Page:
Advisory Board Member Rusty LaForge also suggested moving up the convention center because, he said, it could begin to pay for itself. Transit could be moved back, which could allow for technological improvements to help build the system.
Councilman Pete White worried that moving transit construction back would cause the city to miss out on possible matching federal funds that would allow expansion of the system beyond downtown.
The current $130 million budgeted for the system would allow about 5.5 miles of track.
“The only way this transit is going to work is that it has to go out beyond 5 miles,” White said. “Any thought of moving transit back could be a tragedy. In fact, I recommend moving it up.”
Advisory Board Member Kimberly Lowe, who also chairs the parks subcommittee, said she would not oppose moving the park construction back to allow for earlier building of the convention center.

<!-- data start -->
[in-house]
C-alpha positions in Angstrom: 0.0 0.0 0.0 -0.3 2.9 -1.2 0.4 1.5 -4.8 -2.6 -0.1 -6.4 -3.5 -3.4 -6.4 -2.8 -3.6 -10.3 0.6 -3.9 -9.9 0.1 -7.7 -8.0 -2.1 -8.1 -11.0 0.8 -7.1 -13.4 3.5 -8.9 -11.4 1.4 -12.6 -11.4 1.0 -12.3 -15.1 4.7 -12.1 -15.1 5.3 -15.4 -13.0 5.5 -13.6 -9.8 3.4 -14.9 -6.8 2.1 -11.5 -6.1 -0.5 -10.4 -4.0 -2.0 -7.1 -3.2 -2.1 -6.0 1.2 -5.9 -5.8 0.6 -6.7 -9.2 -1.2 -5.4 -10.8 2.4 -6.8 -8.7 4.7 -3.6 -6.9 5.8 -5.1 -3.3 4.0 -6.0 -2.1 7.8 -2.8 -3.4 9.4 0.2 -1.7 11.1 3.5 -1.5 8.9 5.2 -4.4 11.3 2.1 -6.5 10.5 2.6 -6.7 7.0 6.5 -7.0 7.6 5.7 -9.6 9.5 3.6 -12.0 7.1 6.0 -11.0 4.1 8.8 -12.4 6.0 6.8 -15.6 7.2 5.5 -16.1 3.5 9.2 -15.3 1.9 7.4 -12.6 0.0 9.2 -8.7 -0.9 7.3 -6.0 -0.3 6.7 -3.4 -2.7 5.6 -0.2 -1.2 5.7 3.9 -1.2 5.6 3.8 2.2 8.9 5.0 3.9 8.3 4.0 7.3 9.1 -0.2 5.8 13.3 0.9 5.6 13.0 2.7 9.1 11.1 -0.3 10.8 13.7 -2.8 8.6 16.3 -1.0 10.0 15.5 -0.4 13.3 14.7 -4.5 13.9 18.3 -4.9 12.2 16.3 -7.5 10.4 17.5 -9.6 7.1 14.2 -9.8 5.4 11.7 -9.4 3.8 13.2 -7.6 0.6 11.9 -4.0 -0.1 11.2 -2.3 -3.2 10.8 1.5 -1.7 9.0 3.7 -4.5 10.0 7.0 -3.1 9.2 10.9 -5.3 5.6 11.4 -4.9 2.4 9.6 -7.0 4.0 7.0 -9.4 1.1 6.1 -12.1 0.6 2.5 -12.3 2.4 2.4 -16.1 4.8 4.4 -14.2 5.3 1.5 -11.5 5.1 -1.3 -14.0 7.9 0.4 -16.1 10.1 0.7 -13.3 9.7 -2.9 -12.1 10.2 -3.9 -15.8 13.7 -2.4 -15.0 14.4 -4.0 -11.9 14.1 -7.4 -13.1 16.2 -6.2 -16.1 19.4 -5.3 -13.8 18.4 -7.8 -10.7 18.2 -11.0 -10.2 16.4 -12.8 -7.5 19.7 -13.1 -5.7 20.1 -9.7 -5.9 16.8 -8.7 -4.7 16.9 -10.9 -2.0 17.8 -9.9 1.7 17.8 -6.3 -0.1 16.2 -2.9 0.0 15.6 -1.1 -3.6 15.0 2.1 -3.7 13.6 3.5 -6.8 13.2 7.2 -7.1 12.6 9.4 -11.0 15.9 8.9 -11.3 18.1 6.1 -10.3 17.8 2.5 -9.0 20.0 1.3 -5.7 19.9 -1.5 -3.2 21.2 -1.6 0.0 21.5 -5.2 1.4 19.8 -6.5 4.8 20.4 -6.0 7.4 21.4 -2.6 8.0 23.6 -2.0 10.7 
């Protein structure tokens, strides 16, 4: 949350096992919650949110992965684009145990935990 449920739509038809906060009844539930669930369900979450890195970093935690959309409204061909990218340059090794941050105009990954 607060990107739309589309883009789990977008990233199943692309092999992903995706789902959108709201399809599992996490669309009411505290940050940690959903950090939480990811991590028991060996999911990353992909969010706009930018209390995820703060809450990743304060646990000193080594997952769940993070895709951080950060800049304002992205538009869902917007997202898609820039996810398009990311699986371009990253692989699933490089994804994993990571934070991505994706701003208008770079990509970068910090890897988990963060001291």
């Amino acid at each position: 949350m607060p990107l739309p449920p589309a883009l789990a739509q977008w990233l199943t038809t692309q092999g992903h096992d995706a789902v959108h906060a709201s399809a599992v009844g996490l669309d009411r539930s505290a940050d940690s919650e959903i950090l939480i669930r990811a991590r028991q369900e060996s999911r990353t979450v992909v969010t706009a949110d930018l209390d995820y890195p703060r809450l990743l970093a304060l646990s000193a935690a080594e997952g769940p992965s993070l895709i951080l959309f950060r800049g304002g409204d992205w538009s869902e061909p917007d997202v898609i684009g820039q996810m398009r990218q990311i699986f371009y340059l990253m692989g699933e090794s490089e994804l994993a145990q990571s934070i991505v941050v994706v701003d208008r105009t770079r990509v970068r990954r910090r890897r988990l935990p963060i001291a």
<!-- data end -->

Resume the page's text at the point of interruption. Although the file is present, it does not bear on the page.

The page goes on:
“The city needs operational funds,” she said. “We need to look at bringing revenue in.”
White said quality-of-life issues for those living and working in Oklahoma City were at least as important as the economic development issues.
“I didn't ever understand that MAPS 3 was about economic development,” White said. “It's about quality of life.”
No vote on a project timeline was taken at the public meeting, but city staff members were hoping to have a more permanent timeline decided in about a month, MAPS 3 program manager Eric Wenger said.
“At some point you may have to vote,” Mayor Mick Cornett told those in attendance Tuesday. “There's going to be some tough decisions.”